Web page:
Friday, December 26, 2014

Korematsu celebrated at namesake school


Korematsu Elementary School students perform during a day of celebration. Fred Gladdis/Enterprise photo

From page A8 | February 11, 2014 |

When the orders came for Japanese Americans along the West Coast to report for incarceration in internment camps in 1942, 23-year-old Fred Korematsu refused.

He went into hiding in Oakland, but eventually was found, arrested and convicted of defying the government’s order.

His case was ultimately appealed all the way to the U.S. Supreme Court — unsuccessfully, it turned out — and eventually Korematsu found himself in the place he sought to avoid: in an internment camp in Topaz, Utah.

There, he suffered for his actions, his daughter, Karen, told students and parents at Korematsu’s namesake school in Davis late last month.

He was vilified, she said.

“He was alone … he had brought shame to his own family,” she said. “He didn’t have friends. Even his brothers deserted him.”

Decades later, of course, he is a hero — celebrated in California on the Fred T. Korematsu Day of Civil Liberties and the Constitution, and celebrated every year at Korematsu Elementary School in Davis. But at the time, he stood alone.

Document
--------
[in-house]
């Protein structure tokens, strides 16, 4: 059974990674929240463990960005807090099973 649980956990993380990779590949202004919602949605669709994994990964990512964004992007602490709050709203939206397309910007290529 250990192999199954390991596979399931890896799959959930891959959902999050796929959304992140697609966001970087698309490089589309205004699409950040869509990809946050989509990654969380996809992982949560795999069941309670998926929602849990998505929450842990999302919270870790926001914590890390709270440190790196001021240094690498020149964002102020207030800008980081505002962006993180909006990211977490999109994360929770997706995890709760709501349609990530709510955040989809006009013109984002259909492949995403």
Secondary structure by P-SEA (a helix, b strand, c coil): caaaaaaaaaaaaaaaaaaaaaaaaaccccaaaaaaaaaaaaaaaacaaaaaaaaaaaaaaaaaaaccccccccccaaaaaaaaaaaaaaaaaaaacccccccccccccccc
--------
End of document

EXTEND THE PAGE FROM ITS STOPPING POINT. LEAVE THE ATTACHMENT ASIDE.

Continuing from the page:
“There were very few people who spoke up,” said Marielle Tsukamoto, a former Elk Grove teacher and internment camp survivor. “Fred Korematsu was one of them and he was punished for it.”

Tsukamoto and Karen Korematsu were among those attending a celebration at Korematsu Elementary School that included songs, a book reading by Davis psychologist and author Loriene Honda — whose father, Lawrence, was interned at Manzanar — as well as panelists who answered students’ questions about the internment camps.

Honda, who had been honored earlier that day at the state Capitol, read from her book, “The Cat who Chose to Dream,” which tells of life in an internment camp from the perspective of a cat who snuck into a camp with his family in order to bear witness to history.

The story was based on an actual person, Ralph Lazo, who wasn’t even Japanese but chose to go to Manzanar to witness what was being done to his friends. But not all Americans felt the way Lazo did — that the incarceration of Japanese-Americans was wrong.

In fact, said former internee Mas Hatano, “The majority were happy to see us go.”